Despite decades of proven successes, privatization (along with its cousins, public-private partnerships and outsourcing) is often a contentious subject, as evidenced by a recent article on a report from In the Public Interest (ITPI). The report suggests privatization prompts a race to the bottom in terms of service quality and employee impacts. Yet, while there are certainly cases where privatization fails to meet expectations, there are also many success stories that do not generate headlines.
Government isn’t perfect; see the recent Veterans Affairs waiting times scandal as just one tragic example. Yet privatization’s opponents demand perfection from privatization.
For example, they say Chicago’s controversial parking meter privatization should scare others away from similar transactions. The Chicago privatization effort saw policymakers agree to significantly raise rates in order to generate a $1.1 billion upfront payment. The private partner in the project, however, invested in a massive technological upgrade of the entire downtown parking meter system. The Chicago parking contract requires that similar system upgrades be performed periodically over the remaining seven decades of the contract.
However, both Indianapolis and Ohio State University learned key lessons from Chicago’s experience. The institutions improved the process and contracts, and implemented successful parking privatization deals.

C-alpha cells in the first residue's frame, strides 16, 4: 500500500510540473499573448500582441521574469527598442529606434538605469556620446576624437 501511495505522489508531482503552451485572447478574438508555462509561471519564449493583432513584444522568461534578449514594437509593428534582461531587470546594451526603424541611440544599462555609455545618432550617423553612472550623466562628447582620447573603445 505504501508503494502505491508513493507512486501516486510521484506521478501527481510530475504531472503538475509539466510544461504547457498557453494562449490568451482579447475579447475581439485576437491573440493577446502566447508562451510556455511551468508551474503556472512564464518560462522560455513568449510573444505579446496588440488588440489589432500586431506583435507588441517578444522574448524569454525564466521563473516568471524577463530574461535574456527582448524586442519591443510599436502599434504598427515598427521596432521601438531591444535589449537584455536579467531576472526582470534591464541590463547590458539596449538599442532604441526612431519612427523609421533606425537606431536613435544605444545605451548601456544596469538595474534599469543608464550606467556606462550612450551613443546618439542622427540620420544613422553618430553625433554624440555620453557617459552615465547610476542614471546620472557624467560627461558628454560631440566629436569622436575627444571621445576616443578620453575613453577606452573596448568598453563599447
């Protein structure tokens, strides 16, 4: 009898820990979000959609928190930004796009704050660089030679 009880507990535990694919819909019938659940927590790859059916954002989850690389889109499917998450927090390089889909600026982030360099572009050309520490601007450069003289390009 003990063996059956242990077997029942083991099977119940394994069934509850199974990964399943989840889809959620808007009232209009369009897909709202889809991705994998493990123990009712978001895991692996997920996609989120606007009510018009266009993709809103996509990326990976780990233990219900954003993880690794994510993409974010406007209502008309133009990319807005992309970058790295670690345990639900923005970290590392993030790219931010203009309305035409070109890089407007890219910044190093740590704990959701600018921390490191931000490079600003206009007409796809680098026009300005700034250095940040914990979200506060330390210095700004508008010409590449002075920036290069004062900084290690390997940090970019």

Privatization is not some monolithic cookie cutter; rather, it is a tool, and like any tool it can be designed and used well or poorly. The keys to success involve defining specific goals for the private sector, and designing the procurement and performance-based contracts with proper due diligence in order to achieve those goals. As part of the process, contract administrators need to rigorously monitor and enforce the terms of the contract. This will ensure that taxpayers’ interests are protected in the deal.
Policymakers should be wary of the ITPI report. It attempts to tie administrators’ hands through mandating pay and benefit requirements. The report calls for requiring onerous review processes that will likely scare away potential private bidders, which means officials won’t maximize value for taxpayers, or improve the quality of service. After all, the purpose of government is to serve citizens. With continuing fiscal challenges looming in the coming decades, municipal leaders will need every tool at their disposal to balance budgets and ensure the continued delivery of vital public services. Privatization can play an important role in that process.
Leonard Gilroy is director of government reform at the Reason Foundation and publishes the monthly Privatization & Government Reform Newsletter. This column was originally published by Government Product News on AmericanCityandCounty.com on July 2, 2014.